And so it goes on and as the authority of the BBC chairman drains away, the more his actions rather than his performance becomes the story.

High watermark for cronyism?

In the summer former Newsnight presenter Emily Maitlis must have had Sharp partly in mind when she talked of “Tory cronyism at the heart of the BBC” in her MacTaggart Memorial lecture at the Edinburgh Television Festival.

She was speaking before the Sunday Times broke the Blyth-Johnson story last month but Sharp’s £400,000 donations to the Conservative party were well known as well as the fact that Sharp had advised Johnson when he was Mayor of London as well as Sunak when he was Chancellor.

This week there has been a notable shortage of Conservative ministers prepared to speak out publicly in support of the BBC chairman.

And close readers of The Times letters page on Tuesday would have noted an explosive single column contribution from Sir David Normington, Commissioner for Public Appointments from 2011 to 2016.

Sir David noted in 2016 the Government had changed the public appointments rules to give it the power to write its own appointment rules, appoint the advisory panels and intervene at every stage to get their candidates appointed “and appoint their friends and cronies.”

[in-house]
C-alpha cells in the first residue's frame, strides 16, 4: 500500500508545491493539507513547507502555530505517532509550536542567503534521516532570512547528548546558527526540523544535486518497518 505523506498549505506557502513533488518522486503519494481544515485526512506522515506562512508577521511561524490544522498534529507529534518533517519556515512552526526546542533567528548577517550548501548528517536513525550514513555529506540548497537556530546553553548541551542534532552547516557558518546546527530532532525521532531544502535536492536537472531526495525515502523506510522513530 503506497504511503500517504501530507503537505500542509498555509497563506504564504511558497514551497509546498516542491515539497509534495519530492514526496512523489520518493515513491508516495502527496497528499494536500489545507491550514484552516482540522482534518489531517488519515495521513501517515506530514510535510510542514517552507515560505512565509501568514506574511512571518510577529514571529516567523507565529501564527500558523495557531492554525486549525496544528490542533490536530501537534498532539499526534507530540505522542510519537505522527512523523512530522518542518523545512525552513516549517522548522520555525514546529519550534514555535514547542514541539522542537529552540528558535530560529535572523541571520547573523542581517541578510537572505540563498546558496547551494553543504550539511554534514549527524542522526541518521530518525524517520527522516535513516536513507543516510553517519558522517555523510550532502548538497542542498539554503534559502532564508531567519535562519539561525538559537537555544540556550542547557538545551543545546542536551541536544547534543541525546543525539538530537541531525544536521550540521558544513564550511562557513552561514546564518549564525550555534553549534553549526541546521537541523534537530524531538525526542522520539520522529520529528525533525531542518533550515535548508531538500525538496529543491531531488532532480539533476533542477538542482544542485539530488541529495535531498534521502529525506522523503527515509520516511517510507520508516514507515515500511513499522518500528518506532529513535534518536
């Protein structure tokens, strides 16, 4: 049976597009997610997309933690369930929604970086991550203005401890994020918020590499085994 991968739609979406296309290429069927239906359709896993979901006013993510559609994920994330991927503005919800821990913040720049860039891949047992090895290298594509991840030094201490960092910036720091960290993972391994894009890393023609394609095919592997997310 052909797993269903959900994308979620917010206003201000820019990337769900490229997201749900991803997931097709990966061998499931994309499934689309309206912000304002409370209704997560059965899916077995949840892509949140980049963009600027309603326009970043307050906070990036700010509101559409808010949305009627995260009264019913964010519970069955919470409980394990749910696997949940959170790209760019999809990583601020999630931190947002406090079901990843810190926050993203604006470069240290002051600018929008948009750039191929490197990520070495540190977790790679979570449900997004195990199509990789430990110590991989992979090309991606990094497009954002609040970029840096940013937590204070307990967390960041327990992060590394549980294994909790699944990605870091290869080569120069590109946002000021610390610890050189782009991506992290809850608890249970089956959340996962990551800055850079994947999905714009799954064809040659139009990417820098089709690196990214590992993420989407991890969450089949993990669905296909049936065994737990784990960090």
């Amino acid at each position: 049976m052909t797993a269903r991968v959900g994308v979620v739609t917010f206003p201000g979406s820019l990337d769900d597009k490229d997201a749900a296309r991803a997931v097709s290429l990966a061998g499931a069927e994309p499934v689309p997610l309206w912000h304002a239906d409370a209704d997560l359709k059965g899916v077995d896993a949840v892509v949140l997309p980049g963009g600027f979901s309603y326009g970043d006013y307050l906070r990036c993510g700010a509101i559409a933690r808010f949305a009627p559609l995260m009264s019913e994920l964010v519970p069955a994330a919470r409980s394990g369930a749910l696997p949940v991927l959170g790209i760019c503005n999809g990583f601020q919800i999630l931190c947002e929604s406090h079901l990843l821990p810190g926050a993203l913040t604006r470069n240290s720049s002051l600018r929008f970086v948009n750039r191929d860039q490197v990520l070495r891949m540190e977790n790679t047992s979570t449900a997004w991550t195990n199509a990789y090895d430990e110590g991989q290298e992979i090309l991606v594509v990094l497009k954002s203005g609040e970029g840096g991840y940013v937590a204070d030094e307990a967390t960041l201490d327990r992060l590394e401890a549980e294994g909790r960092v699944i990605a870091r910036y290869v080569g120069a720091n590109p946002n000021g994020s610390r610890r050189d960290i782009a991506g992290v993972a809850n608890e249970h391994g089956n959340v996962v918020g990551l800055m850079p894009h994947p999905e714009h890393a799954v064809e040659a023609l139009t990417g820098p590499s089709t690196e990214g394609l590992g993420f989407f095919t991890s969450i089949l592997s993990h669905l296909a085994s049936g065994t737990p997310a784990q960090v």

As a result those who want to appoint political donors and allies can do so with impunity.

“This is how we have ended up with a BBC chairman who, whatever his other merits, is a large scale donor to the Conservative Party and we now learn is a go-between in arranging a loan for Boris Johnson,” Sir David wrote.

In a parting shot Sir David asked whether it was any wonder that the public have little confidence in either our politicians or those they appoint to lead our most important public bodies.

If Adam Heppinstall KC comes to similar conclusions to the Commons Select committee — and it is difficult to see how he can do anything else — it will indeed be time for Richard Sharp to fall on his sword in the public interest.

It might also mark a high watermark for cronyism in public office.

Raymond Snoddy is a media consultant, national newspaper columnist and former presenter of NewsWatch on BBC News. He writes for The Media Leader on Wednesdays — read his column here.